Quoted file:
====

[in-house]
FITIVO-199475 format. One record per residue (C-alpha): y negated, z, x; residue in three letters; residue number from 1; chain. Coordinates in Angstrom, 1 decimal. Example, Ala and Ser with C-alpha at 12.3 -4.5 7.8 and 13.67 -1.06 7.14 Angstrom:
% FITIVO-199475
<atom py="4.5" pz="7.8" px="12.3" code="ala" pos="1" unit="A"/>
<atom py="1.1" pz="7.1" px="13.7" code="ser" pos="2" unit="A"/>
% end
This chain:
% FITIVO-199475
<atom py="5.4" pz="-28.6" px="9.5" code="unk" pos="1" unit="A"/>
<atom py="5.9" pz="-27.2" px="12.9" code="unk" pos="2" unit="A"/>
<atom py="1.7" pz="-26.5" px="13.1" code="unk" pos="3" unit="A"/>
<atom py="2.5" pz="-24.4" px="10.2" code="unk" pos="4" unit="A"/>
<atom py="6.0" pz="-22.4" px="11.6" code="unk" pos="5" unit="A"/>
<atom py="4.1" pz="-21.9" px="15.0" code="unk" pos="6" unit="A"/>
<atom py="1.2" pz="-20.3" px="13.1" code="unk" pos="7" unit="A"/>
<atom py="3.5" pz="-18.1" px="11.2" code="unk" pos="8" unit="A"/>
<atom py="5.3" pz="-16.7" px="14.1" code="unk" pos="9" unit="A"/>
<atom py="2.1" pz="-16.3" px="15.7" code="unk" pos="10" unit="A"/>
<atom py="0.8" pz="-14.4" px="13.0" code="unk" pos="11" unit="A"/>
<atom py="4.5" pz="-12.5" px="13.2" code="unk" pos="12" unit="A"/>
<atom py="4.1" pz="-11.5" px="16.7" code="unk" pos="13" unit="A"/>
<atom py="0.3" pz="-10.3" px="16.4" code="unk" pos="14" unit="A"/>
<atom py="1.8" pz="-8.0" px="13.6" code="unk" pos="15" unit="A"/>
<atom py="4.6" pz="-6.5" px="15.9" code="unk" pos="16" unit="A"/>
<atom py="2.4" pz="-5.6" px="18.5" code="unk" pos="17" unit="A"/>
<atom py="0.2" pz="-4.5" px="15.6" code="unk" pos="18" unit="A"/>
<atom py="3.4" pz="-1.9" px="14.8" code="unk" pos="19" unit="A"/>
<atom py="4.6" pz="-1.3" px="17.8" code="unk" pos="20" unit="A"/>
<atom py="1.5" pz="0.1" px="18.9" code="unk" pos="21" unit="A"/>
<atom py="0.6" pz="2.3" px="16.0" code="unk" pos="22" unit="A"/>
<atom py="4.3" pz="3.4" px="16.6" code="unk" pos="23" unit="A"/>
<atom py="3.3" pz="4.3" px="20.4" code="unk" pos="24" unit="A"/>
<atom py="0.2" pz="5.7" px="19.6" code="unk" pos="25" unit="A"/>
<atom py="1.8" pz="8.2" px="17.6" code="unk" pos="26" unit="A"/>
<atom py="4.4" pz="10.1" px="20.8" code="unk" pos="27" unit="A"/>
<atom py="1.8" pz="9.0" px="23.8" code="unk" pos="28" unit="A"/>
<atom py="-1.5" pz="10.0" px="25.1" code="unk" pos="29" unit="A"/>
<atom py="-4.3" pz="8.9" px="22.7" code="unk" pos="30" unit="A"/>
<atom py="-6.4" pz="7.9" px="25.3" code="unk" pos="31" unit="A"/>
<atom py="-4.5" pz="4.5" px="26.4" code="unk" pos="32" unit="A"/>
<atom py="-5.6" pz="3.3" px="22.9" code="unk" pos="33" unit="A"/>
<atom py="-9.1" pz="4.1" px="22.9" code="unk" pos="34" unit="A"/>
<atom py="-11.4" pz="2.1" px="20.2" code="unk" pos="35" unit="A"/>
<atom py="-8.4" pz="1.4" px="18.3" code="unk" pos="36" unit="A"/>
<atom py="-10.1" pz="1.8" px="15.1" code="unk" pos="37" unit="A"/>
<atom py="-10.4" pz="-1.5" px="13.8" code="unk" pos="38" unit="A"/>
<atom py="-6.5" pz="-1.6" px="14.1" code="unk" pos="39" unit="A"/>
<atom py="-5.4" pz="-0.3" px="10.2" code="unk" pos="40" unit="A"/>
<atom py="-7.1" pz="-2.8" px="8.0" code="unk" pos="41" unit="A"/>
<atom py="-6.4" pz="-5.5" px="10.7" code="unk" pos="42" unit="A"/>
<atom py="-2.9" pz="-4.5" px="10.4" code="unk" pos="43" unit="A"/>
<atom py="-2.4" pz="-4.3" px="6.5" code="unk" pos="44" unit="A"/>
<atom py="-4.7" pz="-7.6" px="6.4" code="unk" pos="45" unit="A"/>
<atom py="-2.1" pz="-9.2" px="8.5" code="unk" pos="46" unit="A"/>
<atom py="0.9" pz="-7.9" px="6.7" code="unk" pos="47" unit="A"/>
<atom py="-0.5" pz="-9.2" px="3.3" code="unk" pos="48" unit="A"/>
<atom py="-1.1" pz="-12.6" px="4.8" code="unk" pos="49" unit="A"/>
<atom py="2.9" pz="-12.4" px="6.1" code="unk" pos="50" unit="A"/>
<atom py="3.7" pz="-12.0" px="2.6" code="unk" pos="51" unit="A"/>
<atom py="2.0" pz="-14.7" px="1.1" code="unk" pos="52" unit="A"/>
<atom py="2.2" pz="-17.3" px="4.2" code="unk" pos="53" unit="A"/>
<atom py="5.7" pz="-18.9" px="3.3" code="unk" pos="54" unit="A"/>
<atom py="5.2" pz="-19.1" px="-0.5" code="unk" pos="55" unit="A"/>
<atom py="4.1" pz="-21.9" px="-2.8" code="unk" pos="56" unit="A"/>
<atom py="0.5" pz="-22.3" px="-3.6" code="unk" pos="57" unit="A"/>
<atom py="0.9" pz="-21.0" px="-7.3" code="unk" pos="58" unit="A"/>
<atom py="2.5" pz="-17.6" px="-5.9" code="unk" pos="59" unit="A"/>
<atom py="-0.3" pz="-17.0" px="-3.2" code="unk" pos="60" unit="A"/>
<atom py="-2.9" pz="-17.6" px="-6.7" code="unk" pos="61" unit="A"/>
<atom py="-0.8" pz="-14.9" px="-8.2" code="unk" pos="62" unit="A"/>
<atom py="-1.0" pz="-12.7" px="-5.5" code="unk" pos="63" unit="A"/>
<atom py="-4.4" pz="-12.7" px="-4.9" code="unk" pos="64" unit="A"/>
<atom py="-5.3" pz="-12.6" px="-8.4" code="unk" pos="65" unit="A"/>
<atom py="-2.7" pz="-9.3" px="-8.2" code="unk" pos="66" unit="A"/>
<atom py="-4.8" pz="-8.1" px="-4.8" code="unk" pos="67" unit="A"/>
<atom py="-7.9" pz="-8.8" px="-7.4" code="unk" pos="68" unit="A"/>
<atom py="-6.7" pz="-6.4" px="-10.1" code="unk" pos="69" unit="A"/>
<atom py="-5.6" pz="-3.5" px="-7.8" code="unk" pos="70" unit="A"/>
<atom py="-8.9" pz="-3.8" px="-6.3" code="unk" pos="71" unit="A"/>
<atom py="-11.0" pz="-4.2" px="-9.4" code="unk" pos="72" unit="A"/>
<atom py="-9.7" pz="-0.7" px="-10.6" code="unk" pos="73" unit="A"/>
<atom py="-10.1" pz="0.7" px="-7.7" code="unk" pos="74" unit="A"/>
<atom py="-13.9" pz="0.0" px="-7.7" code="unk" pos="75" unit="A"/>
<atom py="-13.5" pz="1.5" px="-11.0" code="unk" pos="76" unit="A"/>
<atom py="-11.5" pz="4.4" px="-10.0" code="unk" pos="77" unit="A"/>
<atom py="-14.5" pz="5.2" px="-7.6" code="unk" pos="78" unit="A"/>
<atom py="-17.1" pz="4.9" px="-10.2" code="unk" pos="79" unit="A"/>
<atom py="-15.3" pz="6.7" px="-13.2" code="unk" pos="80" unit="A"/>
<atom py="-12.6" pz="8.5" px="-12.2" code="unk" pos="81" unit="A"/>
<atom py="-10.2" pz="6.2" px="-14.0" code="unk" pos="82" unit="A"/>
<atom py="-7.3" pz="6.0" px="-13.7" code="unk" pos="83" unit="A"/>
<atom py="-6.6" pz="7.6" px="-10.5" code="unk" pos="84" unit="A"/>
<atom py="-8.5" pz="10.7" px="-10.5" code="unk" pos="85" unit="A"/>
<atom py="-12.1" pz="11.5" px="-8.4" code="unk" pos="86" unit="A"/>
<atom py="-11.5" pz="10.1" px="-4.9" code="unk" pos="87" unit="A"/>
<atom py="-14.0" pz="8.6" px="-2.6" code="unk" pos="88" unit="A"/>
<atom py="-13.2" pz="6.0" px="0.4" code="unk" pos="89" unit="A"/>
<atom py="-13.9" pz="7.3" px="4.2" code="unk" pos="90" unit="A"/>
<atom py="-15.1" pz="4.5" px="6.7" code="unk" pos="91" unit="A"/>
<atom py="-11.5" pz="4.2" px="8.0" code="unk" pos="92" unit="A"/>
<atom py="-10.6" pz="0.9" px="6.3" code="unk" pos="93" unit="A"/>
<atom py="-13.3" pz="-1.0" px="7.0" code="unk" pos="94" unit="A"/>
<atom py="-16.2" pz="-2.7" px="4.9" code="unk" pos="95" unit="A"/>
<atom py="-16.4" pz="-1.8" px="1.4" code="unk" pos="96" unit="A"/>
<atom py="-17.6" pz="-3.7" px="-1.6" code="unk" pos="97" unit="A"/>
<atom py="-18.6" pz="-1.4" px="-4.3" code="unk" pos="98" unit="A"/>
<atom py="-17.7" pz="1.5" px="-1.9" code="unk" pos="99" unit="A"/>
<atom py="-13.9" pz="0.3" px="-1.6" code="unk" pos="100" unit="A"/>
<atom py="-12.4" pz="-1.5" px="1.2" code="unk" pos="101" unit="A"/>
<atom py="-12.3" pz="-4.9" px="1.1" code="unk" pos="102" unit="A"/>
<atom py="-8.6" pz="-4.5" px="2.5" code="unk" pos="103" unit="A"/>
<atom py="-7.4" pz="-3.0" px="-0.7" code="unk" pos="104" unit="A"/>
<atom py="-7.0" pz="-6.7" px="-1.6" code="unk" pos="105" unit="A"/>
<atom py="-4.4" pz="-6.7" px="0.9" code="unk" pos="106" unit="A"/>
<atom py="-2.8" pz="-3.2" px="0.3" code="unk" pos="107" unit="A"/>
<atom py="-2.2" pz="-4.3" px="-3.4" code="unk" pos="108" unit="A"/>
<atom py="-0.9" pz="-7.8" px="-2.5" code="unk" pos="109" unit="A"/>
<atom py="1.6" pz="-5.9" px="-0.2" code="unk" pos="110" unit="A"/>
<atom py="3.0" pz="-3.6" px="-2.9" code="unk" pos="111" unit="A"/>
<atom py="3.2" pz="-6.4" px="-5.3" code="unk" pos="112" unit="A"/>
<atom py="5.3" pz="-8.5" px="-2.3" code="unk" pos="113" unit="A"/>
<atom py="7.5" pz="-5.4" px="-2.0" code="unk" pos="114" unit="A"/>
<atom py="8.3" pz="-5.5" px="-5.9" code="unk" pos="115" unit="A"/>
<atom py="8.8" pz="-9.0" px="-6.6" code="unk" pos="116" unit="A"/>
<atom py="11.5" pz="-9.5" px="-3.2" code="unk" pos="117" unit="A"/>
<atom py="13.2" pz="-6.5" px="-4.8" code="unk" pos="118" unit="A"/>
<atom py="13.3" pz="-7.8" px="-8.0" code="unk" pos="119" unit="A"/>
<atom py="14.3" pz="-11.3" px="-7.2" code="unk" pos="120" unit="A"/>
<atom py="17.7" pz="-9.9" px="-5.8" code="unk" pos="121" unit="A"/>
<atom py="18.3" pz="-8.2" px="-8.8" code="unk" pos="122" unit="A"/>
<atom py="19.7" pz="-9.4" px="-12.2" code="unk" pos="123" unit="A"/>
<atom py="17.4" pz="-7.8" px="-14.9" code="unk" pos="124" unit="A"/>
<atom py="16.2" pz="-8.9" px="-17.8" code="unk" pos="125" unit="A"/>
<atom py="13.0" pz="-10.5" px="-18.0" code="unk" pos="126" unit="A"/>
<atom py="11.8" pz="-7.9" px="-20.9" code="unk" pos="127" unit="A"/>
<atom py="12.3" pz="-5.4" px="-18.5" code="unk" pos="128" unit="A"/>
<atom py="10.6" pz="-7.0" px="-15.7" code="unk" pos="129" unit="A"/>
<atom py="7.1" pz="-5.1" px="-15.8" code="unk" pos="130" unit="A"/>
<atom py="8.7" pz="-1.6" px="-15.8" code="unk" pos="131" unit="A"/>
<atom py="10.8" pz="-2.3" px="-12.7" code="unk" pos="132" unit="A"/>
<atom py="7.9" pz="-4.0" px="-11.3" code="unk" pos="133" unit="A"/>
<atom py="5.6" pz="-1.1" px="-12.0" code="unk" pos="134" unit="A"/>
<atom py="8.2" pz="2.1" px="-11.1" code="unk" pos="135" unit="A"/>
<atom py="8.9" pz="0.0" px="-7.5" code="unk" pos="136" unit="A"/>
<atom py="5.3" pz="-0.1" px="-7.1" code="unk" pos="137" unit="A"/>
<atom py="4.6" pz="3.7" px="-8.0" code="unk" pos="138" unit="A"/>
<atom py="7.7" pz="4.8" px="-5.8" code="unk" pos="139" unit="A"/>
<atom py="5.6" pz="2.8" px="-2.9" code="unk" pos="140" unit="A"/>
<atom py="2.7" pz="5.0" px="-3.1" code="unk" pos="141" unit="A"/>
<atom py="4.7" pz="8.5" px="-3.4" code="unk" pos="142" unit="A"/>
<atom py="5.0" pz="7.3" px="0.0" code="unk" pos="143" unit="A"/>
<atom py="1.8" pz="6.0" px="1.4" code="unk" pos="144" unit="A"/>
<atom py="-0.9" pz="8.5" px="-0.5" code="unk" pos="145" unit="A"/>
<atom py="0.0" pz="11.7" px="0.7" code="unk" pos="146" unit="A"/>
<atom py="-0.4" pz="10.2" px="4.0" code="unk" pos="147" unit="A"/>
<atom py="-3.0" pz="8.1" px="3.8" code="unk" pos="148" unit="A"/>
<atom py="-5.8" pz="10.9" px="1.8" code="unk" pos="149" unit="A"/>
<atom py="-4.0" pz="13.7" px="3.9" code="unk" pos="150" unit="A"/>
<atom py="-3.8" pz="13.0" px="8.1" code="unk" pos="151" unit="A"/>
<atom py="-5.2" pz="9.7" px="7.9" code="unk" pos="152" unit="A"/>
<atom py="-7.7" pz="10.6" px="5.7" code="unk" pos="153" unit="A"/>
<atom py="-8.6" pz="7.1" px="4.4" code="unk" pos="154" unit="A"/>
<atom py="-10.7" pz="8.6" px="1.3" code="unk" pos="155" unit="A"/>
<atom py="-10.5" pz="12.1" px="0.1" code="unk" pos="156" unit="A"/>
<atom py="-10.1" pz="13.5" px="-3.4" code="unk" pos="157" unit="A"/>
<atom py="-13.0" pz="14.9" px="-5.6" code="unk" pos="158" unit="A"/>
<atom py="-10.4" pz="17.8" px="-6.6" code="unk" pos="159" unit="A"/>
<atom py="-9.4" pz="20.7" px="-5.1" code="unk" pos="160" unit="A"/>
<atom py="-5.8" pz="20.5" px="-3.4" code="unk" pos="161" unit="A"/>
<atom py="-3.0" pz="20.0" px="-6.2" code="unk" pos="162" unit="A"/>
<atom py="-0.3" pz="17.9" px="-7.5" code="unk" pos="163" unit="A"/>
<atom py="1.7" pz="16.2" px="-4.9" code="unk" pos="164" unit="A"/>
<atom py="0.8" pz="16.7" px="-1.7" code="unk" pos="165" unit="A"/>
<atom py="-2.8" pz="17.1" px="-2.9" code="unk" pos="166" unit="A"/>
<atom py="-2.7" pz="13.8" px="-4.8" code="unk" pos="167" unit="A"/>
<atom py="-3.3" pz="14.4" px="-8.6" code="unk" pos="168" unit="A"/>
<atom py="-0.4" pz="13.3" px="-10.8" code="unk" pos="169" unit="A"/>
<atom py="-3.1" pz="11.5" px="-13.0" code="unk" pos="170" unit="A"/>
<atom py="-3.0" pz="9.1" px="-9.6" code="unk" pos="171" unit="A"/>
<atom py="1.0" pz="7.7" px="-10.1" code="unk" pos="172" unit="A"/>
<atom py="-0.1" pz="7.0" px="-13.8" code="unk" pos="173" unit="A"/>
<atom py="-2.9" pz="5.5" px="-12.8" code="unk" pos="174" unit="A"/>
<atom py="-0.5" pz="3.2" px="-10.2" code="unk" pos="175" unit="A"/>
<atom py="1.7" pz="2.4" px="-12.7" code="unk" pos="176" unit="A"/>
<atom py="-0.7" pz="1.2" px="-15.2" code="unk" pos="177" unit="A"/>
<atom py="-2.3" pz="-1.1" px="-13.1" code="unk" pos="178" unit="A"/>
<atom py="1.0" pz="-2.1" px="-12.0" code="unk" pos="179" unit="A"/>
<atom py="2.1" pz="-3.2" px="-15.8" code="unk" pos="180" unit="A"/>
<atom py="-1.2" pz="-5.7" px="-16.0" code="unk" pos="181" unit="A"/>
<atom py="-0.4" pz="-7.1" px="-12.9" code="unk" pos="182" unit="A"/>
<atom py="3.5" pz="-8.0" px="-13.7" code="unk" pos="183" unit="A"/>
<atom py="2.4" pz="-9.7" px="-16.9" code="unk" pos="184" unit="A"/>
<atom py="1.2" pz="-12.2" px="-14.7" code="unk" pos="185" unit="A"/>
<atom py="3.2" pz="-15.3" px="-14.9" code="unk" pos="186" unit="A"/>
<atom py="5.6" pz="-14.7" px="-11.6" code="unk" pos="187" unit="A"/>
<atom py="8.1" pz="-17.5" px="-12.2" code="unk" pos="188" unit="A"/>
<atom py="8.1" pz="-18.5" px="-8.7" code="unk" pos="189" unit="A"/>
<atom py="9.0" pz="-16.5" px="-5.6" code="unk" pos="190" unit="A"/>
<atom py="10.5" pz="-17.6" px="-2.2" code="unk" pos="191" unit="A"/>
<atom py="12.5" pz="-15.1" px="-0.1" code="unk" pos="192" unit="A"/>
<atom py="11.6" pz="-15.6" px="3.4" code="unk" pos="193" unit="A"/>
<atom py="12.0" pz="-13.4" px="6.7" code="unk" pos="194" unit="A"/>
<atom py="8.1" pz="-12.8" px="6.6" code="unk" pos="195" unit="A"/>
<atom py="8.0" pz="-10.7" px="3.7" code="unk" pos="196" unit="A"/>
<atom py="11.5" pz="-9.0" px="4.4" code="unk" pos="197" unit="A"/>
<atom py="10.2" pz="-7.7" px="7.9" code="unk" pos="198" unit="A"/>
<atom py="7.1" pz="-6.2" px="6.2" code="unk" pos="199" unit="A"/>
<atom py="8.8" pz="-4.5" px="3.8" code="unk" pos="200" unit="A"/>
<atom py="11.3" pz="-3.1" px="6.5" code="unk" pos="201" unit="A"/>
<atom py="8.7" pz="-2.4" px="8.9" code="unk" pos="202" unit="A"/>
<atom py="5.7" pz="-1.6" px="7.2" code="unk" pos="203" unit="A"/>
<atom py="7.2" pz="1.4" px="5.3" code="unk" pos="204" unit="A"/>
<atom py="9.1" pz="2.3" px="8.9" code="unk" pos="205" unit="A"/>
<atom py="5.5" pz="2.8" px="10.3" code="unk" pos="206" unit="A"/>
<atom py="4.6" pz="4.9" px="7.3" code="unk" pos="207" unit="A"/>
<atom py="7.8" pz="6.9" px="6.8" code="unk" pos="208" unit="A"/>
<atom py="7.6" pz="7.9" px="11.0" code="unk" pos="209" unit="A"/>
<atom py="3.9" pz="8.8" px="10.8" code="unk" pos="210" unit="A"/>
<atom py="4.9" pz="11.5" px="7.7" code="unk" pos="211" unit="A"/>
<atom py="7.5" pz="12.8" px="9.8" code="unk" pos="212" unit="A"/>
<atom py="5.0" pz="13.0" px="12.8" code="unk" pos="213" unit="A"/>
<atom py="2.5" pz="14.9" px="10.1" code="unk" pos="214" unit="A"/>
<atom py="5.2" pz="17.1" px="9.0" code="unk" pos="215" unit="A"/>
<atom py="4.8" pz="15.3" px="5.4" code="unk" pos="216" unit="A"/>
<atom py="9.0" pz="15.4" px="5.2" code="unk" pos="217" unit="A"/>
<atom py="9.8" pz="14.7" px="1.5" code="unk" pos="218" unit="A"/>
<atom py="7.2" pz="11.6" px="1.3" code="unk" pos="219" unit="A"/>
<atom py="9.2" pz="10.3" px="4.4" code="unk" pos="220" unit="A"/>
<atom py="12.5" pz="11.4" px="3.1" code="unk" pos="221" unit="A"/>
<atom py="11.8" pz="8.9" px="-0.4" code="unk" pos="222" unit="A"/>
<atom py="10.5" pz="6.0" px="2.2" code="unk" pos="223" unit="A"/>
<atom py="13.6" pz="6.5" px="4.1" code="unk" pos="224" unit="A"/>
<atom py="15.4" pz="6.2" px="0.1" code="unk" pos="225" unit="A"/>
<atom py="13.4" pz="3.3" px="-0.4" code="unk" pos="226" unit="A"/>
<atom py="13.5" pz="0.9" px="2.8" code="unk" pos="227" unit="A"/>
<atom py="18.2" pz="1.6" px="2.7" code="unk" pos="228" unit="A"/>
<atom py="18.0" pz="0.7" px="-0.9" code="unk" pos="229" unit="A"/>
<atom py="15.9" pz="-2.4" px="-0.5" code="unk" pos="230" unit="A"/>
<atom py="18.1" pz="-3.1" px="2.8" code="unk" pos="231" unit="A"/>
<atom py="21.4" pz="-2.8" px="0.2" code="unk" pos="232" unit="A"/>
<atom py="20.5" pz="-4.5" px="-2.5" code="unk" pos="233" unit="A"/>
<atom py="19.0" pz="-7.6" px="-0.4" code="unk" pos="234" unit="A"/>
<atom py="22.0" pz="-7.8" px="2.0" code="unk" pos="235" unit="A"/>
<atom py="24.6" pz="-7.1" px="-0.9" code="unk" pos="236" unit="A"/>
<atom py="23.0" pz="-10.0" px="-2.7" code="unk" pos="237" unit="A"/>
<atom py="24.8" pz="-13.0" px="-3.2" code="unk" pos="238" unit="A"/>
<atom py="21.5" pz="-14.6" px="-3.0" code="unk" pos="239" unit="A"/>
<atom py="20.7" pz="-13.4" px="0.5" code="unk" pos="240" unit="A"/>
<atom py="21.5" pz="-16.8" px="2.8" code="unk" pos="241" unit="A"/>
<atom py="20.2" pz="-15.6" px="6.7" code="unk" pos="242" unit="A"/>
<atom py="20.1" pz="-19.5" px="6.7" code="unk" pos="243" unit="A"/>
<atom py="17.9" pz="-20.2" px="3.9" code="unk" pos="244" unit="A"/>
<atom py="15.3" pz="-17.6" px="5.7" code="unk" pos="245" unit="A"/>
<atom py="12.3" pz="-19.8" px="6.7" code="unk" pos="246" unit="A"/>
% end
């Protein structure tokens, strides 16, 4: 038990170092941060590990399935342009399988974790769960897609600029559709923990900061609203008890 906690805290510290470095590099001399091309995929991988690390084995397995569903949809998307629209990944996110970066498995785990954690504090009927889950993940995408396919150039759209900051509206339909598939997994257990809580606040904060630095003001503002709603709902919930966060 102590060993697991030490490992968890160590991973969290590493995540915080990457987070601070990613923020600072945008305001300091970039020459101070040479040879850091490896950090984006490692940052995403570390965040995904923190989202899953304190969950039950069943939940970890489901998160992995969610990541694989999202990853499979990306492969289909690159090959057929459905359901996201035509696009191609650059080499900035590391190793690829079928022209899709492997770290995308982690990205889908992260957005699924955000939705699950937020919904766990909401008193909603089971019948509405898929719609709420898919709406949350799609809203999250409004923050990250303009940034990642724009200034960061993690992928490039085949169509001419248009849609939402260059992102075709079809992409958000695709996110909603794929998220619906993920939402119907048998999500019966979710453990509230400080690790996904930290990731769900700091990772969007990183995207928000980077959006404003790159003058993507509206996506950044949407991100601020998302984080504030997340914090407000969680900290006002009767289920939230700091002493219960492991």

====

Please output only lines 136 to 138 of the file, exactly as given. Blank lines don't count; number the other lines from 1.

<atom py="12.3" pz="-5.4" px="-18.5" code="unk" pos="128" unit="A"/>
<atom py="10.6" pz="-7.0" px="-15.7" code="unk" pos="129" unit="A"/>
<atom py="7.1" pz="-5.1" px="-15.8" code="unk" pos="130" unit="A"/>